Executive Job Search

Written by Jeremy Horelick
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An executive job search is nothing at all like the quest for contractor gigs, clerical work, and other "labor" jobs. The skills expected of a potential manager or CEO are fundamentally different from those expected of construction workers, secretaries, and project coordinators. In a lot of ways, these skills are much harder to define, since they revolve around things like leadership, ethics, vision, and other hard-to-define qualities.

That said, the demand for top-level executives with proven track records remains high, even in sluggish economies. In fact, demand often rises for great leaders in times of crisis, as they are the ones that boards of directors and owners turn to in order to turn ships around. A great executive not only instills confidence in the top brass of his or her corporation but the underlings as well, the very people who make the company run.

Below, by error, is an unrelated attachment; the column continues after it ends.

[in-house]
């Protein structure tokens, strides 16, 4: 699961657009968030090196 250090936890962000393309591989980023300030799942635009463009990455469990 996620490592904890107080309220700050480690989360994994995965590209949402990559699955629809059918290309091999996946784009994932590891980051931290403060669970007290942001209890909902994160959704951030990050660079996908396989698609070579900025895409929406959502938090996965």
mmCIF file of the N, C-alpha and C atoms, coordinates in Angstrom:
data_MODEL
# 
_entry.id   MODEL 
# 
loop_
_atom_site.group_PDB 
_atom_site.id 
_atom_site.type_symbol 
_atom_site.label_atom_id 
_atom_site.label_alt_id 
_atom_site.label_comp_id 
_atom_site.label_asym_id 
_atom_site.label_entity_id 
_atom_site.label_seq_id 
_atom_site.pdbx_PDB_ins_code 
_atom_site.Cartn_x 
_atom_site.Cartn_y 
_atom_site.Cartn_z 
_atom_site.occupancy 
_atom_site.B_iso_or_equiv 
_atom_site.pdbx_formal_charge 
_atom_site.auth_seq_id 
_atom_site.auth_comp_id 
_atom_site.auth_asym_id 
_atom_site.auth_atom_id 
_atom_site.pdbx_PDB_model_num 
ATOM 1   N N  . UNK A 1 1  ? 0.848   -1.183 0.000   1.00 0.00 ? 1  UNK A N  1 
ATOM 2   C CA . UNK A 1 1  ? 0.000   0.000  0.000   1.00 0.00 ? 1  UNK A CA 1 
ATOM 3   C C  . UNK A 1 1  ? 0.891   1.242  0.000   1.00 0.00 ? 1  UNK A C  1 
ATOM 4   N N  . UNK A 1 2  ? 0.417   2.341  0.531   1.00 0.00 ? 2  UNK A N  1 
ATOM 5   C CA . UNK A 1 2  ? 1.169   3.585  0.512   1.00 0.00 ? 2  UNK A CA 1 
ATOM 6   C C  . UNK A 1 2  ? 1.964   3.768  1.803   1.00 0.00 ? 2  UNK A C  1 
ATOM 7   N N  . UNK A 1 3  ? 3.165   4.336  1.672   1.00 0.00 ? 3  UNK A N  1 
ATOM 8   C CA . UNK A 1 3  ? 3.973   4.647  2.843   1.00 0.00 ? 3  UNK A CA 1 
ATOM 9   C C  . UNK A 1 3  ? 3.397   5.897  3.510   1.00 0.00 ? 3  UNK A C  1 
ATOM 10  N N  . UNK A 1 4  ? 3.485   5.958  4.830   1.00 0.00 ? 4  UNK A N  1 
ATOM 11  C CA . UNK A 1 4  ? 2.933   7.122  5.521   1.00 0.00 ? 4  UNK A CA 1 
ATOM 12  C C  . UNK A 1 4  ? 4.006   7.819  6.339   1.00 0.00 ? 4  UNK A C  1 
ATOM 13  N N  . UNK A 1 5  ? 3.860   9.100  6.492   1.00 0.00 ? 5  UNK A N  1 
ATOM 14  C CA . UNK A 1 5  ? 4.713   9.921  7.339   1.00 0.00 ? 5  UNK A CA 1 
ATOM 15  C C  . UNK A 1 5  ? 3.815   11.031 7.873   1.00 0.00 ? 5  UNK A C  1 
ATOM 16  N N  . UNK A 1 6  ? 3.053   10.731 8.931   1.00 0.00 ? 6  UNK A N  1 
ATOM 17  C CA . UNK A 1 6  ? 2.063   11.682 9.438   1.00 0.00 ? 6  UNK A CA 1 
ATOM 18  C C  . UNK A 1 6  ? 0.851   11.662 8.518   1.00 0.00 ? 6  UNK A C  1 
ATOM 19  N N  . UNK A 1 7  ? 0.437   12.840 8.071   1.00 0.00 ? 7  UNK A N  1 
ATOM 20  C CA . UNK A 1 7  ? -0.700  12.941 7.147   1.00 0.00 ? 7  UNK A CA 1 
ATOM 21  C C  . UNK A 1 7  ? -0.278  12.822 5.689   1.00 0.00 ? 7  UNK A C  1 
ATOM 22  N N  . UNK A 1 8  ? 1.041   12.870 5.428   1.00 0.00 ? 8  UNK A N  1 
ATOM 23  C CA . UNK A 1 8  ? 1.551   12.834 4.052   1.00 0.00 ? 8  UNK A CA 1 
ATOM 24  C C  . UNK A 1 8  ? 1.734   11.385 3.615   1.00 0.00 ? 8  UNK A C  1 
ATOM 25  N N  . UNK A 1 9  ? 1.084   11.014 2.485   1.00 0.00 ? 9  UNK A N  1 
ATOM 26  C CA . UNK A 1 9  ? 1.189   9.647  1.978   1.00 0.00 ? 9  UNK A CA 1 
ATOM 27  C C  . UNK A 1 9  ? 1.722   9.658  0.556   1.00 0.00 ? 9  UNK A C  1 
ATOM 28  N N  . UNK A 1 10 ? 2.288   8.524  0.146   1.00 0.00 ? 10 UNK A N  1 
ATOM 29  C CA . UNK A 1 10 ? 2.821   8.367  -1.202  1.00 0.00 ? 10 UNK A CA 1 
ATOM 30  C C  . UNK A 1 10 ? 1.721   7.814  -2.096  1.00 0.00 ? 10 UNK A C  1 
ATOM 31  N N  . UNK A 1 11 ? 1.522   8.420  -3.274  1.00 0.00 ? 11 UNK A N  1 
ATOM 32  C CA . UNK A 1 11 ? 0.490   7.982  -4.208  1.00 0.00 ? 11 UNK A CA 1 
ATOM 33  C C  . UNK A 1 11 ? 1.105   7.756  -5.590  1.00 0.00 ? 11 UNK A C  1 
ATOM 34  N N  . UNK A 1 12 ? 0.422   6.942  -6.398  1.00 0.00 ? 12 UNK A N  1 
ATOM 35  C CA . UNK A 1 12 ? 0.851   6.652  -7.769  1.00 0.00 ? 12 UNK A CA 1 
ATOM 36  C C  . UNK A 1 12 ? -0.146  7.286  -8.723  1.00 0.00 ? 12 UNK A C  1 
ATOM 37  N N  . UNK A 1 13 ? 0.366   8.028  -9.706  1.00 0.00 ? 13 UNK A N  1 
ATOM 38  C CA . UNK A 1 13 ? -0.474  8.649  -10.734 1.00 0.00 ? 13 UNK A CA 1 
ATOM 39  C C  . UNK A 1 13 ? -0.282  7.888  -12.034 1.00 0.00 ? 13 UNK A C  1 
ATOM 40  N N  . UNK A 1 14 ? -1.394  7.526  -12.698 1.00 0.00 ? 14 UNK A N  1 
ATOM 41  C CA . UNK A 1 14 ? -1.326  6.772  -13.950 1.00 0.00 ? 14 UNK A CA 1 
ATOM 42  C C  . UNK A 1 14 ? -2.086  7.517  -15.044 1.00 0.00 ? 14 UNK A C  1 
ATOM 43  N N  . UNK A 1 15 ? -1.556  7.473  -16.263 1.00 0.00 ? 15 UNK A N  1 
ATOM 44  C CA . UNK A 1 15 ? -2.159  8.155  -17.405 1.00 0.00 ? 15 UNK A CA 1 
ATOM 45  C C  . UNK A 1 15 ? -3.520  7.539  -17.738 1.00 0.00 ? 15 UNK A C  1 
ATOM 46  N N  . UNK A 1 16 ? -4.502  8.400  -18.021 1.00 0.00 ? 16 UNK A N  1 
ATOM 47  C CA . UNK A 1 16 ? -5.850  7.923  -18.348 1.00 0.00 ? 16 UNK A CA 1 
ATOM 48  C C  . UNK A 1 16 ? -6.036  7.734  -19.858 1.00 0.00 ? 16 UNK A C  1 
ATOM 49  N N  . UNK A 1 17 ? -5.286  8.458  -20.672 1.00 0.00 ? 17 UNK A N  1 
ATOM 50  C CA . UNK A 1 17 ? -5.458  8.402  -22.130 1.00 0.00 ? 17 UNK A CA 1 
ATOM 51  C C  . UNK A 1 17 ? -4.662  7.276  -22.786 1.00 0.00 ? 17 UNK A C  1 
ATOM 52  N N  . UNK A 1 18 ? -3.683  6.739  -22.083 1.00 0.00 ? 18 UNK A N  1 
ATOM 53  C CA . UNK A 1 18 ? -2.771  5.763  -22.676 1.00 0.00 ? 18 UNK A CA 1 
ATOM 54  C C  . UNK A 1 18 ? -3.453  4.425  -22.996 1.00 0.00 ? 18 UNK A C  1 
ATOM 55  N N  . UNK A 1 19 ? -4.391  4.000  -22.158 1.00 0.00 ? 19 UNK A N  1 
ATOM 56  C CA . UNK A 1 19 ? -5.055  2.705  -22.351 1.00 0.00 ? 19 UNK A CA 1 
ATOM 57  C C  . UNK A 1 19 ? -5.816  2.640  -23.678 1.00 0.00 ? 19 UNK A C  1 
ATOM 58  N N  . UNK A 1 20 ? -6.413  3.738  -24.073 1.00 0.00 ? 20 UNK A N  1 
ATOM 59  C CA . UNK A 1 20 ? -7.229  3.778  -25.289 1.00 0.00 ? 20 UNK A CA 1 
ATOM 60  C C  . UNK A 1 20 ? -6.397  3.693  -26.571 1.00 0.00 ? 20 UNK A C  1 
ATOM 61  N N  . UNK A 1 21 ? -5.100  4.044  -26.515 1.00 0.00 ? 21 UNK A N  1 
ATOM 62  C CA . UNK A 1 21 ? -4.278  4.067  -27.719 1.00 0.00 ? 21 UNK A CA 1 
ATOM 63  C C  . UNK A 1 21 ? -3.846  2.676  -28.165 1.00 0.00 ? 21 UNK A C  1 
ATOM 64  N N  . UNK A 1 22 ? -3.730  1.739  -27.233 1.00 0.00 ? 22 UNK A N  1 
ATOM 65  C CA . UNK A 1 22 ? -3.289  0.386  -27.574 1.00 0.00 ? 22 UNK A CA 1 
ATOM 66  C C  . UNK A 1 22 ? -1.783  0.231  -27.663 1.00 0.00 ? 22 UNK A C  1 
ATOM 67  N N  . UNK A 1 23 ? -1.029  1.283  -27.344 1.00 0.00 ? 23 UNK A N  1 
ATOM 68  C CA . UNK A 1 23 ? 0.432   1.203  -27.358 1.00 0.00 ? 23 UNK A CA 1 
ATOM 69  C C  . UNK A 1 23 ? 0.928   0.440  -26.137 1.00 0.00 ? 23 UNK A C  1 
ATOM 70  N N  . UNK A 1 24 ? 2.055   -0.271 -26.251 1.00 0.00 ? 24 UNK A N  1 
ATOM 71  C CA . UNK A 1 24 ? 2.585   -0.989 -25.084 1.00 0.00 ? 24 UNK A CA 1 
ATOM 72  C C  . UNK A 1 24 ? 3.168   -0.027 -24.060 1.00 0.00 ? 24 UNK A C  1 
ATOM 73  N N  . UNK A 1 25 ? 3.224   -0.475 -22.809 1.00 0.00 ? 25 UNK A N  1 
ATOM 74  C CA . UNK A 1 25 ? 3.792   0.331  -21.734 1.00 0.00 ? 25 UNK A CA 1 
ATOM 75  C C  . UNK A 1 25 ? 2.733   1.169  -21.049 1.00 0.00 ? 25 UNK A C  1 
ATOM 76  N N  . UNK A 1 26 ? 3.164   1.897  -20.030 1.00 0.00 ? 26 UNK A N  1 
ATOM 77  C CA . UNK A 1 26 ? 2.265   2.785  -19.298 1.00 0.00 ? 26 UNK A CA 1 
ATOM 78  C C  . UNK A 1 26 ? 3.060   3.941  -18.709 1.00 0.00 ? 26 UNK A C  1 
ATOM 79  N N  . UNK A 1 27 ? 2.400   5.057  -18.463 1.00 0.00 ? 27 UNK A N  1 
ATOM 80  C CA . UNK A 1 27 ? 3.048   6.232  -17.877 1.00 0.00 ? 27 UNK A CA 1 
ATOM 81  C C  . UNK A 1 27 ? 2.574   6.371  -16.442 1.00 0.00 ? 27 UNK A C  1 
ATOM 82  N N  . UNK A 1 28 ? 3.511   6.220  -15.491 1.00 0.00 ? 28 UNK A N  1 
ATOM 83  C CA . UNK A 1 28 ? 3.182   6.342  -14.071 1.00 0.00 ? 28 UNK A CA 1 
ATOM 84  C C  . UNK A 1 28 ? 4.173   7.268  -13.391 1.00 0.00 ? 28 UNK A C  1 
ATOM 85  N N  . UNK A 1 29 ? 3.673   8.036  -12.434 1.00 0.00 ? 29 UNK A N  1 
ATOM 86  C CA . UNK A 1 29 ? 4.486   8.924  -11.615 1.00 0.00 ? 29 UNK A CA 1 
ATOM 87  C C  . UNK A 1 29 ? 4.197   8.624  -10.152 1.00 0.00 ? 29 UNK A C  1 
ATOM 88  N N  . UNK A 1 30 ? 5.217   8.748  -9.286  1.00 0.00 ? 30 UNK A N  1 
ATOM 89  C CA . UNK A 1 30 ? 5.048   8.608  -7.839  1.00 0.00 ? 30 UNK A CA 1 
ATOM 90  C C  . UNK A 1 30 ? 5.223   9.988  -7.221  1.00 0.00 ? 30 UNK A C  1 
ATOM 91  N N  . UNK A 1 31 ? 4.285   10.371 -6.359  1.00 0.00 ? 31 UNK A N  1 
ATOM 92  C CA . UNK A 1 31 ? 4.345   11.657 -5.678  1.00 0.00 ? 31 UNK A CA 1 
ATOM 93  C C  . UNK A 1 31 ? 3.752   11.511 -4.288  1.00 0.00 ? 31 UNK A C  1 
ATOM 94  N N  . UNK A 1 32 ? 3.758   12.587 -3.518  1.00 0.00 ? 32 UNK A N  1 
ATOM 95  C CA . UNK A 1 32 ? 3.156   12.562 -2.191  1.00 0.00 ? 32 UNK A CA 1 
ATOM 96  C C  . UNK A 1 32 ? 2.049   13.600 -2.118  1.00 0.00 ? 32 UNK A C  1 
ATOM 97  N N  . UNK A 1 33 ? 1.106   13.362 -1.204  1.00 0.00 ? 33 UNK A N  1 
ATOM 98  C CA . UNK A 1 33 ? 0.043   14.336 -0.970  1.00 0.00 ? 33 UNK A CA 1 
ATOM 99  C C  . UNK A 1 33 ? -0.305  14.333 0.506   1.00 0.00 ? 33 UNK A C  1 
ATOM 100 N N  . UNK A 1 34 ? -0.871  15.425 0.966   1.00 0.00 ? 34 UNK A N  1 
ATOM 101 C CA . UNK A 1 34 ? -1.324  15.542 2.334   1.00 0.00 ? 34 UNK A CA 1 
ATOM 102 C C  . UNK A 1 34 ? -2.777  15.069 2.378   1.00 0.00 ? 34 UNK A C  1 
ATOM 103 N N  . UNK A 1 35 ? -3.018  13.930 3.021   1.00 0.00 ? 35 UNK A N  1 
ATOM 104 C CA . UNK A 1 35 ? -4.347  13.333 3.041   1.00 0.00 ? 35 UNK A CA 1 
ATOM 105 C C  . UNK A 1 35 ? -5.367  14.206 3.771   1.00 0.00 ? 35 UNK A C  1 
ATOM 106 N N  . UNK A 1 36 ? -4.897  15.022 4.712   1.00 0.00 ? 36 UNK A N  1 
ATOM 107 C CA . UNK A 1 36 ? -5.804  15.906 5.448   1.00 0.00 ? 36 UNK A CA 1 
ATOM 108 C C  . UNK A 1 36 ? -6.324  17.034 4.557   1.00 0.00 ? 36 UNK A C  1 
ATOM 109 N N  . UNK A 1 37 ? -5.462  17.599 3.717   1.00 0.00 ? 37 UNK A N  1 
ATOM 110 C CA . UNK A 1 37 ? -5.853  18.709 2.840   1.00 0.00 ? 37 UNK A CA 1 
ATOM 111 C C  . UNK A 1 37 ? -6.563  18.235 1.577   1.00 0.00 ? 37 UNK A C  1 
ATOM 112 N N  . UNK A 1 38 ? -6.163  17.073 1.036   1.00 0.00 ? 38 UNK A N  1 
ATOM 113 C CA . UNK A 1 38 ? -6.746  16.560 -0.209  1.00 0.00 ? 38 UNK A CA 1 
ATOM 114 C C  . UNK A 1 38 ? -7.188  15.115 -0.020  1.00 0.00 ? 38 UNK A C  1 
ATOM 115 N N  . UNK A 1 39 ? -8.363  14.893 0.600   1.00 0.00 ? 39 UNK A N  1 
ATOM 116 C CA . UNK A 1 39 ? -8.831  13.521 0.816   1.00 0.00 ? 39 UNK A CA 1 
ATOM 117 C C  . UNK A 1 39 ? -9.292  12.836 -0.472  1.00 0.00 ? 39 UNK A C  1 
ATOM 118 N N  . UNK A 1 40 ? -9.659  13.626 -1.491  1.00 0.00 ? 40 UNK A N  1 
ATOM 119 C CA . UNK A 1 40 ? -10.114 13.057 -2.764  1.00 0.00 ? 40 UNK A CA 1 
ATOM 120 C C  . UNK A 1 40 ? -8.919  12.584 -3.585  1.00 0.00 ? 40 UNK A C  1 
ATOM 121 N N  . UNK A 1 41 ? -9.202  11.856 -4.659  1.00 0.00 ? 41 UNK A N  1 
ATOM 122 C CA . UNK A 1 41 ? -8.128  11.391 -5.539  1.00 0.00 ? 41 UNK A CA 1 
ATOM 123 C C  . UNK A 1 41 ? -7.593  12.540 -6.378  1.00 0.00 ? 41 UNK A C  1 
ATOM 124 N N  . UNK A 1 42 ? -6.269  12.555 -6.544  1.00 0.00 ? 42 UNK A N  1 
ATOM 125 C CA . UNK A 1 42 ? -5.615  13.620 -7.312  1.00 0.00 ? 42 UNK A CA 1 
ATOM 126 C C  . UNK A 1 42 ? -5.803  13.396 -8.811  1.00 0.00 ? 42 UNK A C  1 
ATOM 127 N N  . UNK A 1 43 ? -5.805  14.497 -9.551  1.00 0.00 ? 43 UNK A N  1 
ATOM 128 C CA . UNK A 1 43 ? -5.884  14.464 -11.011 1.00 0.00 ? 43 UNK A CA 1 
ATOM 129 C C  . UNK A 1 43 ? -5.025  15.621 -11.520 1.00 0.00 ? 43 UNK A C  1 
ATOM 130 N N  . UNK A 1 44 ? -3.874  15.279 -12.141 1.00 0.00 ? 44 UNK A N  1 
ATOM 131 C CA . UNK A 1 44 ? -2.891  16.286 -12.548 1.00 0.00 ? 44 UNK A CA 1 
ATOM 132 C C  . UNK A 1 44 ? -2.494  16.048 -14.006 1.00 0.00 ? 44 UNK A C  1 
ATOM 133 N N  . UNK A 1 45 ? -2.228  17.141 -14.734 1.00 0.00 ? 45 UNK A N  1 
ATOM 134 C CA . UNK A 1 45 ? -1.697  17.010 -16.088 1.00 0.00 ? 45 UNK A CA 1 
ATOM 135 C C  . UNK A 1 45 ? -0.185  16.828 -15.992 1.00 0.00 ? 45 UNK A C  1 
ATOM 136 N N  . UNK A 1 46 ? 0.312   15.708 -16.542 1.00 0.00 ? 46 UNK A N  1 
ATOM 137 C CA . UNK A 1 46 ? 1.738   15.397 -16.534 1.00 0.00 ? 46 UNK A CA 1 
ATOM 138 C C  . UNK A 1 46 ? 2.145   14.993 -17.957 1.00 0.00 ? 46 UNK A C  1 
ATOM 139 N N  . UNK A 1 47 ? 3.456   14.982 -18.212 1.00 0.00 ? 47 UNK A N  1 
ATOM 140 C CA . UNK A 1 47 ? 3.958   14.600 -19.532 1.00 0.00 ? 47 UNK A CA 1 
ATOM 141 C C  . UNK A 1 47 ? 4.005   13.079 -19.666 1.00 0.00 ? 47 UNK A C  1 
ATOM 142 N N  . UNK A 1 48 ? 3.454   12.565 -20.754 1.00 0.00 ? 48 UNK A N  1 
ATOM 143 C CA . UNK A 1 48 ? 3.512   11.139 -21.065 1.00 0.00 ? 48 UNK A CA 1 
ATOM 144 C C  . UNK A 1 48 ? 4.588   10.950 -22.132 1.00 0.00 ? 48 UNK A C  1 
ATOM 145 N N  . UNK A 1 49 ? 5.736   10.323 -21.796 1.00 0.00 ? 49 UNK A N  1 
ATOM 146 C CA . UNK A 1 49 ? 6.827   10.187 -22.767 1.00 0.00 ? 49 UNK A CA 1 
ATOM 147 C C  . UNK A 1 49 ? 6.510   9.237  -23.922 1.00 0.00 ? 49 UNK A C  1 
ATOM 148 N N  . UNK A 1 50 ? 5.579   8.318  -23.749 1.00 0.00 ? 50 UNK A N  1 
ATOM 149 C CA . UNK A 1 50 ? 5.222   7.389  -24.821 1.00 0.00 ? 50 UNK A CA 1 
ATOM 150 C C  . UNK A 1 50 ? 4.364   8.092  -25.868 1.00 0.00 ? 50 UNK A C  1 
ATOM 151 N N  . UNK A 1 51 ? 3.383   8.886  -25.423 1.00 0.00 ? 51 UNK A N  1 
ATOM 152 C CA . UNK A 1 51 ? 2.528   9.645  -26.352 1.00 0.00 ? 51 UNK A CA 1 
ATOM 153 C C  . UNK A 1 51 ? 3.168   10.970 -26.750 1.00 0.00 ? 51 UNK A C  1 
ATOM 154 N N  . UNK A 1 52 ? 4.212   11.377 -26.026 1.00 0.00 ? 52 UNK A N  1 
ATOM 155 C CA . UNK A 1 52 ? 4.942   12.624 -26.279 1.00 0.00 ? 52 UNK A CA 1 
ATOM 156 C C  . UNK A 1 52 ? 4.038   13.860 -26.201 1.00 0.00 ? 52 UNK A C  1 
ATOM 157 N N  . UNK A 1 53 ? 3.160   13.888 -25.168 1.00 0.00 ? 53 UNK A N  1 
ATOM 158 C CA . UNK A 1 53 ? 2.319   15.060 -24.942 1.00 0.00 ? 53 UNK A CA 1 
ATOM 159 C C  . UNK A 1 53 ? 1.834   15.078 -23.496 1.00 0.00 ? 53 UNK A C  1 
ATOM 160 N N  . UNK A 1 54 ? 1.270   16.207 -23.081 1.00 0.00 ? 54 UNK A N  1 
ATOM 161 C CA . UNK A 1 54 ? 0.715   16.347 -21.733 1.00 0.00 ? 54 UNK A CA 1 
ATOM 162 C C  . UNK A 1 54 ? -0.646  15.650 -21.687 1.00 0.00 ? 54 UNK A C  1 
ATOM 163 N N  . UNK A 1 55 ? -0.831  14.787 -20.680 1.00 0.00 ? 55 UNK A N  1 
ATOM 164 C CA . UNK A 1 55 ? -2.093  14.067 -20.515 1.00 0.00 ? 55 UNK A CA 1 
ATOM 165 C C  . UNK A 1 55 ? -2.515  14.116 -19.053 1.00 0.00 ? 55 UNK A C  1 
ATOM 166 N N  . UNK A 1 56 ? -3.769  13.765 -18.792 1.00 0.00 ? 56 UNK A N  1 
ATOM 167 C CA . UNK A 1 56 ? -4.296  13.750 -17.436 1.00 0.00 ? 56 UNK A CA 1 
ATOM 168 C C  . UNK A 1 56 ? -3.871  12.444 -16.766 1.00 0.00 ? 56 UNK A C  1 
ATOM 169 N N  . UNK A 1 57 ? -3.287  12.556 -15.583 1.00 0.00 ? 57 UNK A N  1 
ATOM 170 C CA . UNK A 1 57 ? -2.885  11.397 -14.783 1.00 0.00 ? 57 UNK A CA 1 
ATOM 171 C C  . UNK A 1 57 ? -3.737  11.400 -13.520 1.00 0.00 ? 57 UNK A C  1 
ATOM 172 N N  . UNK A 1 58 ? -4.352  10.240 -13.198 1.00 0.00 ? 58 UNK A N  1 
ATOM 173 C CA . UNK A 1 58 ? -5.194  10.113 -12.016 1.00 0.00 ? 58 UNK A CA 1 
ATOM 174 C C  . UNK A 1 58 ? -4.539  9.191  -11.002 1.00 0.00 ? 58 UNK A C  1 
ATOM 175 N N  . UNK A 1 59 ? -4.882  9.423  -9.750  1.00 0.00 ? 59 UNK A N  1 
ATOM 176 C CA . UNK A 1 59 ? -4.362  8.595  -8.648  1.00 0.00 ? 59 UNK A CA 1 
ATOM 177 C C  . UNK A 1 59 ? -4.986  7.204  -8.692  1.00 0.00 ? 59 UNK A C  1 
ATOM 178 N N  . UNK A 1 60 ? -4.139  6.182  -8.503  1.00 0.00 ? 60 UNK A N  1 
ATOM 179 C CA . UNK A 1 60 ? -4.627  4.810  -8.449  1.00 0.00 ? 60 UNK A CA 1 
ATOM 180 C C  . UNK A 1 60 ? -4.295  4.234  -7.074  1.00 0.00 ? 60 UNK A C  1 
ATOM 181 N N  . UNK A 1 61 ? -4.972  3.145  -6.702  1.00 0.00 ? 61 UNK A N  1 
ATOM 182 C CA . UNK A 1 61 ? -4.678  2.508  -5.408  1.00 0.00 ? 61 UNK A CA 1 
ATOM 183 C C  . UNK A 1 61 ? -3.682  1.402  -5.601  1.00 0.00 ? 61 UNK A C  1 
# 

Conducting Your Executive Job Search

The parameters of your executive job search will be largely defined by your past work experience. If you've spent years running a sales force, few companies will expect you to handle a role as a technology officer. By the same token, if you've spent the past 20 years developing cutting-edge software for a computer firm, you'll likely make a poor real estate office manager. That's not to say that many executives don't swap horses midstream, just that good executives tend to play to their strengths.

Conducting a search for management jobs can be somewhat harder than looking for retail jobs or other entry-level positions. For one thing, executives tend to stick around in the same job a lot longer than coffee shop workers and telemarketers. There's also fierce competition for the most selective jobs out there, which means girding yourself for battle is one of the most critical components of your executive job search.


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